Total revenue of Chinese companies in the cultural sector fell 13.9% to 1.69 trillion yuan (US$239.8 billion) in the first three months of the year from a year ago due to the negative impact of the Covid-19 epidemic on the economy.
Many cultural firms were hit by the epidemic in the first quarter and suffered a significant drop in revenue, said the National Bureau of Statistics, which published a report with 59,000 cultural firms surveyed.
Manufacturers of cultural products saw their revenue down 18.5% to 659.6 billion yuan during the first quarter from the same period of last year, while retailers and wholesalers in the sector recorded a 27.3% decline in their revenue to 264.8 billion yuan. Cultural service providers generated revenue of 764.5 billion yuan, down 2.9%.
News and information providers enjoyed 11.6% growth in revenue to 173.9 billion yuan for the same period. Operators of entertainment and recreational facilities suffered from a 59.1% decrease in revenue to 1.19 billion yuan.
New cultural firms engaged in 16 businesses including online media, games and the manufacturing of drones, wearables and smart devices benefited from the epidemic as their revenue grew 15.5% to 523.6 billion yuan.
China’s total service trade fell 10.8% to 1.15 trillion yuan in the first quarter from a year earlier due to the Covid-19 epidemic, according to the Ministry of Commerce (MOC).
Service exports decreased by 4.1 % to 444.28 billion yuan, while imports fell 14.5% to 708.02 billion yuan. The service trade deficit decreased to 263.74 billion yuan in the first three months of this year from 365 billion yuan in the same period last year.
The ministry highlighted strong resilience in China’s trade of knowledge-intensive services amid the epidemic, which jumped 7.8 % year on year to 466.9 billion yuan and represented 40.5% of the total service trade. It also said the trade structure has kept improving with a narrowing deficit.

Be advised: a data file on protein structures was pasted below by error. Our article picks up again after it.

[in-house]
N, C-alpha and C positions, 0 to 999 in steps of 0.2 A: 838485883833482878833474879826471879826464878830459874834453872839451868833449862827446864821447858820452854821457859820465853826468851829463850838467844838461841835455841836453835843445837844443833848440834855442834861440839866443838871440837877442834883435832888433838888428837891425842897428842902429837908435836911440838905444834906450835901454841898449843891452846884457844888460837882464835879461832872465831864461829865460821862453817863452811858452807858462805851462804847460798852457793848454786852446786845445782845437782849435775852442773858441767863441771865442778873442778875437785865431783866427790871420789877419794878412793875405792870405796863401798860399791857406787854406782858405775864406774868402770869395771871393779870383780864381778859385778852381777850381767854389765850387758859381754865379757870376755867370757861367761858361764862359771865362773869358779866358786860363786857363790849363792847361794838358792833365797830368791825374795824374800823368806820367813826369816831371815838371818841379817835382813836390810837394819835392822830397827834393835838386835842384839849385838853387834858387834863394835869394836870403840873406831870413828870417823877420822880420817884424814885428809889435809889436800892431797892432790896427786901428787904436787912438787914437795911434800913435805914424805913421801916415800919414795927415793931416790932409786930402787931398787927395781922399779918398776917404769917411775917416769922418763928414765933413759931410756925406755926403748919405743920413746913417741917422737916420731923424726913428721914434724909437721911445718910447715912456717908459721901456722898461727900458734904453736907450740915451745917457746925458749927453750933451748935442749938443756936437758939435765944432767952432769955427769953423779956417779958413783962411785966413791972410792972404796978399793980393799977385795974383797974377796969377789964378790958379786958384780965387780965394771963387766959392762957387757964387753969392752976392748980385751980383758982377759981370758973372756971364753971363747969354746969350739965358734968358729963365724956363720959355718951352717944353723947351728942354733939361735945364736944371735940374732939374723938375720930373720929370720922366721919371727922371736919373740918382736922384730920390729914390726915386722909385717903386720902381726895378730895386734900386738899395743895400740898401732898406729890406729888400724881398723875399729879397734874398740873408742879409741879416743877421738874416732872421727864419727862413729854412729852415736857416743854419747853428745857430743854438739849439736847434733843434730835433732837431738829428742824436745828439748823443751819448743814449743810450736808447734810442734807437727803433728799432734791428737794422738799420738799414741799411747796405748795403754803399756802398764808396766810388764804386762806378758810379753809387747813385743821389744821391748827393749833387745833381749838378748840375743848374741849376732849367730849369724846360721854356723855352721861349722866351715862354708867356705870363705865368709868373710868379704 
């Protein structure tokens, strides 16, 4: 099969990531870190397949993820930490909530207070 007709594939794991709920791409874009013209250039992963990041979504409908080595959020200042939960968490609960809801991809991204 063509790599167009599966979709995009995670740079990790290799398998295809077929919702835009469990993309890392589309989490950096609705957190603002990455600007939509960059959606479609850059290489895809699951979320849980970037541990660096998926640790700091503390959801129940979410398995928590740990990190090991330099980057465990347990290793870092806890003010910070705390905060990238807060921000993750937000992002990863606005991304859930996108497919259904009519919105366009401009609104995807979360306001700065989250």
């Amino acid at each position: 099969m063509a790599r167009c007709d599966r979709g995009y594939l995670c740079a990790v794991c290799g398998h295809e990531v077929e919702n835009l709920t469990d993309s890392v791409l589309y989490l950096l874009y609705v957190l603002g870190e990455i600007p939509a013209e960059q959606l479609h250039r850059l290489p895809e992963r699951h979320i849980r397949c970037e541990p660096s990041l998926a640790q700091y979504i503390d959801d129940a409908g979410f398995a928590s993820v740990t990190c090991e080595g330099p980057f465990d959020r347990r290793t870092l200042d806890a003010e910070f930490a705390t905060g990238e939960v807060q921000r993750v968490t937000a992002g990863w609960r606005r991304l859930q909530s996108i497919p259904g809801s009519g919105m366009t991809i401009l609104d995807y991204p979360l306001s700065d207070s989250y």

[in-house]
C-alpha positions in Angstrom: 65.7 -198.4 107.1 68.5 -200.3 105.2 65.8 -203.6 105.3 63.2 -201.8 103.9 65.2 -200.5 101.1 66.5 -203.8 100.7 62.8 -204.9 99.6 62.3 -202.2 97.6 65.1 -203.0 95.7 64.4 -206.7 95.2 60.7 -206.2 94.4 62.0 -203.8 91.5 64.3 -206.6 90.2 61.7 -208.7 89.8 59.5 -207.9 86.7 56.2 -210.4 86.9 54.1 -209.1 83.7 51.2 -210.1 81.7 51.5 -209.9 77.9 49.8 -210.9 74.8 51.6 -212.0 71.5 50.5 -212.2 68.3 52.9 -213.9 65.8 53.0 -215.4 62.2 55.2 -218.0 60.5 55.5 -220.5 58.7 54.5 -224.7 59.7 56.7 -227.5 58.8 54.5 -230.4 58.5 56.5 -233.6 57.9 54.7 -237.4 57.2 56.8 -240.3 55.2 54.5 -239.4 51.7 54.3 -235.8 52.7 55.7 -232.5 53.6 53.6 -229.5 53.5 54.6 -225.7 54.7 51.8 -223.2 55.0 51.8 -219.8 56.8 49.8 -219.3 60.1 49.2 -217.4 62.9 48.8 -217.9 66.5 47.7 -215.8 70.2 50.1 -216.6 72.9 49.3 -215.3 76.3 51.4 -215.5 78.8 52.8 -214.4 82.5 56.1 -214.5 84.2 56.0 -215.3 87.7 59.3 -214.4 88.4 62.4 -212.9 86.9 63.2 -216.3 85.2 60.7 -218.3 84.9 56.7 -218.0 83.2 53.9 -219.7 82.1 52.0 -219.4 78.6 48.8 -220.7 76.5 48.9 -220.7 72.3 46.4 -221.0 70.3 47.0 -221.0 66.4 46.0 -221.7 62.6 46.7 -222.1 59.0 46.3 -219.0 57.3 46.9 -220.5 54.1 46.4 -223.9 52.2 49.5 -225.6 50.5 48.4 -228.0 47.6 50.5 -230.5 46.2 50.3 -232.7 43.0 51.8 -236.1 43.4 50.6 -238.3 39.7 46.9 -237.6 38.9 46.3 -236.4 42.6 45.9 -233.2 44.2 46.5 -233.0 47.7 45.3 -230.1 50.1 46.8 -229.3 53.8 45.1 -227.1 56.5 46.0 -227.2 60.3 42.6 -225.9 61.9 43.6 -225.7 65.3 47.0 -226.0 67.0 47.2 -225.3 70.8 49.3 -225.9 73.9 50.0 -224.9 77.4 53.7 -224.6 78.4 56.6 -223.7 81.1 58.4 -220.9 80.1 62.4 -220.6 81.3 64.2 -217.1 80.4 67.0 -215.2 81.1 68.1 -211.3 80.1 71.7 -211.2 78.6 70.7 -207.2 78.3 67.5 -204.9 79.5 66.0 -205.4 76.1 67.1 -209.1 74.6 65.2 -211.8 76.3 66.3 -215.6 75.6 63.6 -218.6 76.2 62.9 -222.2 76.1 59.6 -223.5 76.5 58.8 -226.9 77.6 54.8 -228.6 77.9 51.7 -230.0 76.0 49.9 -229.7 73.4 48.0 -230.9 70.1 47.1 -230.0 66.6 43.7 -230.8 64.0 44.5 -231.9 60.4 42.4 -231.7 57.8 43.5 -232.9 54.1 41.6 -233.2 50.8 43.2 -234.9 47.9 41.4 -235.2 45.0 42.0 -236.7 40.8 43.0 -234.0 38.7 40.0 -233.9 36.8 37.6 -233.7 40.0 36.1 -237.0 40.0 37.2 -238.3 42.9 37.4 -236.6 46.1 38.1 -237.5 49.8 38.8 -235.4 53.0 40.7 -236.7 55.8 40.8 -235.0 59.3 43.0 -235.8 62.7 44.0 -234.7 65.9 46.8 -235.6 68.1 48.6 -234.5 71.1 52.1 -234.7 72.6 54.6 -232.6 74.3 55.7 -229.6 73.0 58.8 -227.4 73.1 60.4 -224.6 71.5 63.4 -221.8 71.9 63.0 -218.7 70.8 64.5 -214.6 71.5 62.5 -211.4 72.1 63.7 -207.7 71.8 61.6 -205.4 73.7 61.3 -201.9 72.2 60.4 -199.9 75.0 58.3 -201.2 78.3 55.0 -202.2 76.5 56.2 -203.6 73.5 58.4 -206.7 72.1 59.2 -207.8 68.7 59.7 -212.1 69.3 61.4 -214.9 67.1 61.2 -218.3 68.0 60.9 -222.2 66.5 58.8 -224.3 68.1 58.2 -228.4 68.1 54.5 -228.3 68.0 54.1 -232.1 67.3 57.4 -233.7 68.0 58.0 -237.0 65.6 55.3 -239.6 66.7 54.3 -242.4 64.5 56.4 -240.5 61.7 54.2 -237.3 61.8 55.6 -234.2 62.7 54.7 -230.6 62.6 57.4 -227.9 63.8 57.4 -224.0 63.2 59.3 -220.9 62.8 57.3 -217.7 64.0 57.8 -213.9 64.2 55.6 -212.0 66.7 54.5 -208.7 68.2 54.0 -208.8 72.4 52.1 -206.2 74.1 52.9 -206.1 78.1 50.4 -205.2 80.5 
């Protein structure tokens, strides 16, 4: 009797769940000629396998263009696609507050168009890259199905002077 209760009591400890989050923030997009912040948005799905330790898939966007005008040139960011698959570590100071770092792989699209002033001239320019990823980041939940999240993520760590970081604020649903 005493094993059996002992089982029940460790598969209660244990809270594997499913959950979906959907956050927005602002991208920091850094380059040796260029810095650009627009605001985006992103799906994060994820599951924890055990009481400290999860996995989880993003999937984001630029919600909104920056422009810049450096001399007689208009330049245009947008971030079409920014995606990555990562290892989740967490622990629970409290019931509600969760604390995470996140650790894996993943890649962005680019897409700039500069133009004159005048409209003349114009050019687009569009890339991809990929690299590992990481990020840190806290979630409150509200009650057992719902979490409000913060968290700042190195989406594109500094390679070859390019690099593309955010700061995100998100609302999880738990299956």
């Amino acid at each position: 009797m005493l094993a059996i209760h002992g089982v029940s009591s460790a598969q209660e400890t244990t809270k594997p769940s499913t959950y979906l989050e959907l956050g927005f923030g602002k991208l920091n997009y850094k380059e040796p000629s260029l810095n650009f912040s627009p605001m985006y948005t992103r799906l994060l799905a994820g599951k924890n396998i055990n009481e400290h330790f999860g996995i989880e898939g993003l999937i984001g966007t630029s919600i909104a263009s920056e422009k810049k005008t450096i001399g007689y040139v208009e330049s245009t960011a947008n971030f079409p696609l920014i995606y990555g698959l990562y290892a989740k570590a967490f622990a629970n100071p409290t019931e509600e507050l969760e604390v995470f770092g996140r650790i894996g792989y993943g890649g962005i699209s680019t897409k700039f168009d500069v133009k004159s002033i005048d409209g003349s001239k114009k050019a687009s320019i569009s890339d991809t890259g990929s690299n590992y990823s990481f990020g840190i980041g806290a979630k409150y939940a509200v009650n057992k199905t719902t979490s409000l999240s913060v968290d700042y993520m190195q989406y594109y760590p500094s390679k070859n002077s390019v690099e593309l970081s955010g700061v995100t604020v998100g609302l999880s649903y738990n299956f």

In contrast to the merchandise trade, the trade in services refers to the sale and delivery of intangible products such as transportation, tourism, telecommunications, construction, advertising, computing and accounting.
China Construction Bank, one of the four largest Chinese lenders, said in a statement that the bank will suspend all or part of its commodity trade services and change the processing time and rules for contracts that are going to expire when the international commodity prices are close to zero or negative.
The bank will not continue the automated position transfer set by its clients if trading of their contracts has been suspended. It said such a move was aimed at protecting the rights and interests of its clients.
Geely Group, a Hong Kong-listed automobile maker, issued 1.5 million ordinary shares Monday due to the exercise of share options by other eligible participants of the group under the share option plan adopted in 2012. The newly-issued shares accounted for 0.016% of all issued shares.
The issue price was HK$4.08 (53 US cents) per share, a discount of 66.34% from the closing price of HK$12.12 per share on April 29. Shares of Geely closed 4.68% up at HK$12.08 on Tuesday.
The story was written by Yang Zhijie and Wang Xiaohan but first published at ATimesCN.com. It was translated into English by Nadeem Xu.